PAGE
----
Why Lewis is inconsistent here with the rest of his theology
In the three descriptions of judgment, as already noted, annihilation is a far more coherent view of judgment- destruction seems final, particularly when the destruction is compared to that of Sodom and Gomorrah (2 Peter 2:6). Privation is in the “outer darkness”- and if Jesus is the Light of the World (John 8:12), then this suggests removal from God, and thus being removed from the one who can grant immortality. To use the examples that Lewis uses and then to conclude torment is the doctrine of hell seems inconsistent.
It also fails to cohere with much else in Lewis’ theology- for example, Lewis expounds the ransom theory of atonement (though he provides the substitutionary atonement elsewhere and I believe the two are not in contradiction) allegorically in “The Lion, the Witch and the Wardrobe” in which (spoiler alert) Aslan (the lion) is given over to the White Witch and killed, to provide a ransom, instead of Edmund (one of the four children), to the powers of darkness. Aslan later comes back to life, as the victor over death, due to “deeper magic before the dawn of time”5 – but it remains unclear, if this allegory is truthful, how Aslan could have truly paid the ransom price for Edmund. Edmund should have deserved torment at the hands of the White Witch on this view- and so Aslan did nothing to pay for him, instead providing the wrong ransom. Given that Edmund is supposed to have deserved death, and that Aslan is not questioned to have paid the full ransom by readers, we therefore see a contradiction in Lewis’ theology here.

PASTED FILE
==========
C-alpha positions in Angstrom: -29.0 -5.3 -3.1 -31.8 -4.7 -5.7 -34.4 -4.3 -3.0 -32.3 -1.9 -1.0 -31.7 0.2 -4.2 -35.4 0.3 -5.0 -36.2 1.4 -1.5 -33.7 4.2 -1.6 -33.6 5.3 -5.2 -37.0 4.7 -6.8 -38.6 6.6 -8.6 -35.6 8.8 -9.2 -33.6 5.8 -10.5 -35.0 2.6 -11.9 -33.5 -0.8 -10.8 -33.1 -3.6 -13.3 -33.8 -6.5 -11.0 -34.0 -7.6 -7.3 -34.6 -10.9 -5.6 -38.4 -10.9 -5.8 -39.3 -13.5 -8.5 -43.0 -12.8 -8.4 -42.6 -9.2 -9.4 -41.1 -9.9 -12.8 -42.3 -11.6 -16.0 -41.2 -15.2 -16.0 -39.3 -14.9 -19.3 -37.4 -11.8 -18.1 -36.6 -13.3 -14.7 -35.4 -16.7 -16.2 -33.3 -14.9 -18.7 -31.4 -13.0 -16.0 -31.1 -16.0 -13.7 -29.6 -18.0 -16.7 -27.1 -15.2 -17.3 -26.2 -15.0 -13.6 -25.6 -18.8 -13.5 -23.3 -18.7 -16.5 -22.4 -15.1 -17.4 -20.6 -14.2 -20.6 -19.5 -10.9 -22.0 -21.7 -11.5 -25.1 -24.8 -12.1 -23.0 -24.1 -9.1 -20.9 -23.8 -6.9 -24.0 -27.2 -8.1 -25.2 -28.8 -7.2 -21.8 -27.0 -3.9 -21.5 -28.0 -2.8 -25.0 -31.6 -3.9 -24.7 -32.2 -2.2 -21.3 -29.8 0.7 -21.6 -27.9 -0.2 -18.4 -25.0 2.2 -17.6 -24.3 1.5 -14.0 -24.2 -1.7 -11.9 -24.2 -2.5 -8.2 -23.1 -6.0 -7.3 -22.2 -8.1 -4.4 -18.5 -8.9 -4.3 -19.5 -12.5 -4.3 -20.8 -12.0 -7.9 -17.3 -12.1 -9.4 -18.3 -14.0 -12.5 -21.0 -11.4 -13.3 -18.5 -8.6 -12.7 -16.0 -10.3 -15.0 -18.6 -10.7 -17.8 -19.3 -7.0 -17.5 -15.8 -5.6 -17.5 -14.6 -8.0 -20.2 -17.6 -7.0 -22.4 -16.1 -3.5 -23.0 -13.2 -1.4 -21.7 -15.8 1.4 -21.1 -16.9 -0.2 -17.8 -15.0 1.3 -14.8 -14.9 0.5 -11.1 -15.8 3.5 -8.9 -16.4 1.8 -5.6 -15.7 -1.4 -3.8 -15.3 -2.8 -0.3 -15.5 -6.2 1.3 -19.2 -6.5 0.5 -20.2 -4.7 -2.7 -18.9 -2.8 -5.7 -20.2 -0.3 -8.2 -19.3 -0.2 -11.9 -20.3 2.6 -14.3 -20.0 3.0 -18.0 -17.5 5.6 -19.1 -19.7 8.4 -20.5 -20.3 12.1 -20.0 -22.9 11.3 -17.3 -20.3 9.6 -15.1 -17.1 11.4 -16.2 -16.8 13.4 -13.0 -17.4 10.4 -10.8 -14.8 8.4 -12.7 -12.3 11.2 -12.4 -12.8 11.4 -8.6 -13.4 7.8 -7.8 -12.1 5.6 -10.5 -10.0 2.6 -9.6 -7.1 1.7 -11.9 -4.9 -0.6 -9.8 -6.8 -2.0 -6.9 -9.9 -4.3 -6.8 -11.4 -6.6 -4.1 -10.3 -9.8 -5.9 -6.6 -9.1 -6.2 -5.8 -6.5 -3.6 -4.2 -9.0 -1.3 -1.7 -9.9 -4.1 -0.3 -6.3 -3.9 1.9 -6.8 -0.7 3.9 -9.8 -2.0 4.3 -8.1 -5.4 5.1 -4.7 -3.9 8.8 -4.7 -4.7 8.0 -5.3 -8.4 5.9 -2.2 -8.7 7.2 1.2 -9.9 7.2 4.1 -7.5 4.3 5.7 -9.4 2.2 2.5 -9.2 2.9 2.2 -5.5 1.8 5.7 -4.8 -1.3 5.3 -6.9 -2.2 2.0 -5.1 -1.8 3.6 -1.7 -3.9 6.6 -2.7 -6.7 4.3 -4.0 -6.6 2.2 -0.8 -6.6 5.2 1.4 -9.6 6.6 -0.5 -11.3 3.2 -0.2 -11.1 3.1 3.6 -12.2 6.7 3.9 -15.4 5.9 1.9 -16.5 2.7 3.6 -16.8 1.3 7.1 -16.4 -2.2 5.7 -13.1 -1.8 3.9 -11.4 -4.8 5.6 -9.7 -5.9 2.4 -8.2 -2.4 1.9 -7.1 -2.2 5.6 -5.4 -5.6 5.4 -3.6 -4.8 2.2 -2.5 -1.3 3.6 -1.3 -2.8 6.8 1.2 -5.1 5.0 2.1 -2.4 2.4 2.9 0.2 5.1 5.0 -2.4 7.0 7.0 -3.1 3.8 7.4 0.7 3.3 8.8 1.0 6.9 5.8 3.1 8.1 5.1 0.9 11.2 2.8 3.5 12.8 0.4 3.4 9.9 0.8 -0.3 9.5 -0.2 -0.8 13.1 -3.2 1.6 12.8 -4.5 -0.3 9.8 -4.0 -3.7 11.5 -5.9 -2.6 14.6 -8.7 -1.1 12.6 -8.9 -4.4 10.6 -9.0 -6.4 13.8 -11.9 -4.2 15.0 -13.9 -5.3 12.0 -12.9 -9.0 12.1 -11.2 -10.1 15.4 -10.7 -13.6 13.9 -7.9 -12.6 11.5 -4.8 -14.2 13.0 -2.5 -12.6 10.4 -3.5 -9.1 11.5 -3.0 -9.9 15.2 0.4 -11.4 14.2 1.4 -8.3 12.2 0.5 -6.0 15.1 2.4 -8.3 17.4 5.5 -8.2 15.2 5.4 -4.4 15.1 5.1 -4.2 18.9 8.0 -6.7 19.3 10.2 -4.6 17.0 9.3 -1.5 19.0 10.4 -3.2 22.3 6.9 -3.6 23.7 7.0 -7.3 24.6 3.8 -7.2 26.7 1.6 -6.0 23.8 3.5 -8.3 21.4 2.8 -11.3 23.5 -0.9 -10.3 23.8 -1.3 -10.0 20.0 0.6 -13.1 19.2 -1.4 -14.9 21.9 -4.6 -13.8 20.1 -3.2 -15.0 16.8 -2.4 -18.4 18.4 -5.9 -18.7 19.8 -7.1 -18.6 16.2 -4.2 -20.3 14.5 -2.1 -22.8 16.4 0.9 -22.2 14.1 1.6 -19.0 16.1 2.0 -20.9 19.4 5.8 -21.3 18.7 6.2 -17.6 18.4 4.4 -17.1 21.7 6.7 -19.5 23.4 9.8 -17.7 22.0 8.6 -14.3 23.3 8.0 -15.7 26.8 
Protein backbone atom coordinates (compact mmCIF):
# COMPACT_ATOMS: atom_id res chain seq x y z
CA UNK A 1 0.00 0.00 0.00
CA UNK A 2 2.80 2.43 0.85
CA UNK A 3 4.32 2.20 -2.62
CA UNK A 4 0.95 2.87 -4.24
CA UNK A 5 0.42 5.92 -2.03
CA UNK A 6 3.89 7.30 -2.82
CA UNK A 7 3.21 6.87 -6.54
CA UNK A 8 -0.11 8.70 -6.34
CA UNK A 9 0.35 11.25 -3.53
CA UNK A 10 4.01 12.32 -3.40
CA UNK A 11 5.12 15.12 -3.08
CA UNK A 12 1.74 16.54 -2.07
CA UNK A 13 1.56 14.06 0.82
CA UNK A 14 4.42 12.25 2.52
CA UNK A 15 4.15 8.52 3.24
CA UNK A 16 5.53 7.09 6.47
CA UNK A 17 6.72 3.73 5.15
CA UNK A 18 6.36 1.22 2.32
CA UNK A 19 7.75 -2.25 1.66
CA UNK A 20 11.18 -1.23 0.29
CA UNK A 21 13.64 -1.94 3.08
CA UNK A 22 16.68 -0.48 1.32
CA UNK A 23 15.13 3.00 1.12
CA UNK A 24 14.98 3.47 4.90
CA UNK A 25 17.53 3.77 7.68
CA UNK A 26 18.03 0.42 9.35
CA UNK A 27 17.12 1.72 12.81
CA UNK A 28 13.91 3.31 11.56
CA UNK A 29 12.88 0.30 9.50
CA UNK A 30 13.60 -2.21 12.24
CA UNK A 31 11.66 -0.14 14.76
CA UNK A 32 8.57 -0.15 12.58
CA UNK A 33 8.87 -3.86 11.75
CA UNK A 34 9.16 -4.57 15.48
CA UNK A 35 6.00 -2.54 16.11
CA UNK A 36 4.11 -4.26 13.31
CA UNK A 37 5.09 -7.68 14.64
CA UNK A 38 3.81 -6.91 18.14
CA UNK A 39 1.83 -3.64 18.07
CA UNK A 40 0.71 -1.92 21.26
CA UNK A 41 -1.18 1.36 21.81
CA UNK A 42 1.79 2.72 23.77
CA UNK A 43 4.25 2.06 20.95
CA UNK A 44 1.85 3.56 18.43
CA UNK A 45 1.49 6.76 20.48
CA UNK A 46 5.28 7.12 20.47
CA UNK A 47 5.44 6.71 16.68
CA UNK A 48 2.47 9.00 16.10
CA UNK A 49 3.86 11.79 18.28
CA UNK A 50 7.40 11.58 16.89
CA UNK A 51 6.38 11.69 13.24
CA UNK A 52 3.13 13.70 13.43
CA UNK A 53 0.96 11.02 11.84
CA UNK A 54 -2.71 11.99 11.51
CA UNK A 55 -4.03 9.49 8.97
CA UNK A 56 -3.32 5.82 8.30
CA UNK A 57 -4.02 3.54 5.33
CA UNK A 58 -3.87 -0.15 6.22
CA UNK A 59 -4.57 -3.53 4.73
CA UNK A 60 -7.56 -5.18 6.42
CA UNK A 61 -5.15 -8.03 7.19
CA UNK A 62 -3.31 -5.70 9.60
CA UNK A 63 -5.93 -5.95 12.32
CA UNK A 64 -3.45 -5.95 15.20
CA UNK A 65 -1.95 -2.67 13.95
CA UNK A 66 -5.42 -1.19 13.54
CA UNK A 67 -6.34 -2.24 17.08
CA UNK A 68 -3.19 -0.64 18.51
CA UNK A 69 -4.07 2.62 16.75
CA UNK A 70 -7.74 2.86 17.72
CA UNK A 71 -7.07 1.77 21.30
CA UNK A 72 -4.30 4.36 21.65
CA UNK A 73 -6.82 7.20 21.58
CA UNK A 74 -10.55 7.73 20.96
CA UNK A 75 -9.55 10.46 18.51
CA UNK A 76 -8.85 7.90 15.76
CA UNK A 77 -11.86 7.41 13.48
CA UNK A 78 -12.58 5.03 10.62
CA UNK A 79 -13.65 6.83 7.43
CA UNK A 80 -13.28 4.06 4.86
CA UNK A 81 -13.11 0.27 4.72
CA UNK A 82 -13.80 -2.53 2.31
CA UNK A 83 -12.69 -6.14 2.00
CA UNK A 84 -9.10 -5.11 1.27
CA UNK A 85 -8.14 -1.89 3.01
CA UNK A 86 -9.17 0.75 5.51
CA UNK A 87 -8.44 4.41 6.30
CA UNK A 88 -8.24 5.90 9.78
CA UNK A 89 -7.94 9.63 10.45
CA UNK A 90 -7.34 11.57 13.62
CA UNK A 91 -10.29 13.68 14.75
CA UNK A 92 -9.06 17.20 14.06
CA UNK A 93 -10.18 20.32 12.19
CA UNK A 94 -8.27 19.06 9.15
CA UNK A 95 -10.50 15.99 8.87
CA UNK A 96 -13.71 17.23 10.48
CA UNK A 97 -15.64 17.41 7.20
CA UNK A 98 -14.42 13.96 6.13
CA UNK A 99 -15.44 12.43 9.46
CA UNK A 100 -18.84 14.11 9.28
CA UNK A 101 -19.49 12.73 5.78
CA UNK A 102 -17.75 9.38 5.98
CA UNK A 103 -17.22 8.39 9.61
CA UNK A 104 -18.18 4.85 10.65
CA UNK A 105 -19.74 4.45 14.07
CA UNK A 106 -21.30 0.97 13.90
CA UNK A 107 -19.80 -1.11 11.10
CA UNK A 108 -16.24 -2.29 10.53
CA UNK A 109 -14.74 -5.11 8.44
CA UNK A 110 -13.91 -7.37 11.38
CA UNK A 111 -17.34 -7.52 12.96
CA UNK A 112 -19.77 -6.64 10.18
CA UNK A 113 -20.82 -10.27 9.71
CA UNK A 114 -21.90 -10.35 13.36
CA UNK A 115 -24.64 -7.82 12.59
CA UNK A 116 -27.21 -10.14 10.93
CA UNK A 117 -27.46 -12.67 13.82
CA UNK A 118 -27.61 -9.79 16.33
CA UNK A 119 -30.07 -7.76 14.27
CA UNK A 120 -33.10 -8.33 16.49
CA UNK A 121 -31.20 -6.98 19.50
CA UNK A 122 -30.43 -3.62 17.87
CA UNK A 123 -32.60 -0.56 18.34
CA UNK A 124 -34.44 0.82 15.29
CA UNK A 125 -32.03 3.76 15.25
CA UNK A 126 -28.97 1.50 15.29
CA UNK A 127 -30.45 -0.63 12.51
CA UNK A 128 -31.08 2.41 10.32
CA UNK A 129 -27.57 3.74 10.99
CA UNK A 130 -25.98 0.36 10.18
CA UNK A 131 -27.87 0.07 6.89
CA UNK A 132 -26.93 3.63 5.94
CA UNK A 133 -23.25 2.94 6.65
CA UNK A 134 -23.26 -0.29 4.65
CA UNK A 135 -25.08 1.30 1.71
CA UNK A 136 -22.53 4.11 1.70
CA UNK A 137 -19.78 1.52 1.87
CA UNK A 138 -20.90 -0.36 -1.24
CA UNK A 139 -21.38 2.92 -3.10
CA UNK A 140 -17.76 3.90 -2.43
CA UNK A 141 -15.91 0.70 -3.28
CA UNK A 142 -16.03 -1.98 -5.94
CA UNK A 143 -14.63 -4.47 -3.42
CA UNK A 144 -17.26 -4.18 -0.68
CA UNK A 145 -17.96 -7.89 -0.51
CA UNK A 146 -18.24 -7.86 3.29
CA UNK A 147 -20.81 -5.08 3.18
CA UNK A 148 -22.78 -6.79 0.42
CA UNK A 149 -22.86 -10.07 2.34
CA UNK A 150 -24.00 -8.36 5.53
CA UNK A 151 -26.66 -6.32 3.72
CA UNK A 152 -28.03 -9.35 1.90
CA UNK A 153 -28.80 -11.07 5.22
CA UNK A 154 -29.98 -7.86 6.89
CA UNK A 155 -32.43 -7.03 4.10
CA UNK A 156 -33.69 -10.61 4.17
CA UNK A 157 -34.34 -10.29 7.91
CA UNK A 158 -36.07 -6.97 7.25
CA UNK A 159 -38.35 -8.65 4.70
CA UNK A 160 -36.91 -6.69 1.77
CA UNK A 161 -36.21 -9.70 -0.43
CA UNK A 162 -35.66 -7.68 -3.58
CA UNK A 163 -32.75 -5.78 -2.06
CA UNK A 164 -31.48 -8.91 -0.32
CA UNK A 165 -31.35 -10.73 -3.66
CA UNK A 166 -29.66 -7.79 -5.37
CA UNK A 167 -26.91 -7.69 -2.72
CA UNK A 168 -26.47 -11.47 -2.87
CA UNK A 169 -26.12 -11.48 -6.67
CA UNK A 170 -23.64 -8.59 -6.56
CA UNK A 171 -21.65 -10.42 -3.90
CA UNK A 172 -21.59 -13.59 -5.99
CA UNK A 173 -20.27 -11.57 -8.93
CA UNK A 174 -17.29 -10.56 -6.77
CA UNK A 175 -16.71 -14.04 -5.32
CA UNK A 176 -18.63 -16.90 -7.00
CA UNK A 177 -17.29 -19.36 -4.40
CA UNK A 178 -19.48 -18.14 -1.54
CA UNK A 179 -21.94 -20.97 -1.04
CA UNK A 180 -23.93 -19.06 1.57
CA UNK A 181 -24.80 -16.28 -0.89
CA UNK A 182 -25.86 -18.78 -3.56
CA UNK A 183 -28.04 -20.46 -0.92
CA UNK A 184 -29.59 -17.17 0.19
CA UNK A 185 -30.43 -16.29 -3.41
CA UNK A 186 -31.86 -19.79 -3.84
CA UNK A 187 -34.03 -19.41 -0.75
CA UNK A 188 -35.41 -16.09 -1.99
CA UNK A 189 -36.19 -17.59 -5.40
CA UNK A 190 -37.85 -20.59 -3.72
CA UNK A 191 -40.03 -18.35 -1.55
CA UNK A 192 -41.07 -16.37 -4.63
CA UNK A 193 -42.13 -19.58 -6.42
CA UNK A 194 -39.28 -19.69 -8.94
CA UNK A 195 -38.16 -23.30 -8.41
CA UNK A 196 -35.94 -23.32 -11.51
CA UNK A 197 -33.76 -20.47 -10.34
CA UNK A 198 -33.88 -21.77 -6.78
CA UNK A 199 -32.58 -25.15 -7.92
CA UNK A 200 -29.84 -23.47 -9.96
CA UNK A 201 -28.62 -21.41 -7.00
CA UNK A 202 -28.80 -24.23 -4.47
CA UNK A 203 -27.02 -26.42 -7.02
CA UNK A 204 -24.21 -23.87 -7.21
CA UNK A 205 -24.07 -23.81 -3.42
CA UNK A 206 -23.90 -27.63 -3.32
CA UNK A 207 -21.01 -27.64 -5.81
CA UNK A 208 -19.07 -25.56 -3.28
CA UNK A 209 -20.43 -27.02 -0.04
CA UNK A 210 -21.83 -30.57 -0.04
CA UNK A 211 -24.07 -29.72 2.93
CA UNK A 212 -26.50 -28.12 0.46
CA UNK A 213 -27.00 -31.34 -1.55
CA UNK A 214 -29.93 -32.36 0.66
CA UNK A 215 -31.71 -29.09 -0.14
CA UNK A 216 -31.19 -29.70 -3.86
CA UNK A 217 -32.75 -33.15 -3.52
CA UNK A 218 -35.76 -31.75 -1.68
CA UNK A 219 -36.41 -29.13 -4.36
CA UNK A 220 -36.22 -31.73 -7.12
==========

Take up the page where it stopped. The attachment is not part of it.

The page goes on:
Concluding remarks about CS Lewis and Annihilation
Despite my reservations about the argument expounded above, I think the chapter communicates important truths about hell. Lewis describes hell as a place where “being fades away into non-entity”6 – this sounds very much like death to me. I also think Lewis, in his beautiful style, deals well with the intellectual and emotional problems that Hell faces, epitomised in this exceptional paragraph:
“In the long run the answer to all those who object to the doctrine of hell, is itself a question: “What are you asking God to do?” To wipe out their past sins and, at all costs, to give them a fresh start, smoothing every difficulty and offering every miraculous help? But He has done so, on Calvary. To forgive them? They will not be forgiven. To leave them alone? Alas, I am afraid that is what He does.”
I cannot agree more with this paragraph – and in that I affirm that “There is a way that seems right to a man, but its end is the way to death.” (Proverbs 14:12)
- Lewis, CS, 1940, “The Problem of Pain”, London: The Centenary Press
- Lewis, CS, 1950, “The Lion, the Witch and the Wardrobe”, London: Geoffrey Bles
- Lewis, “The Problem of Pain”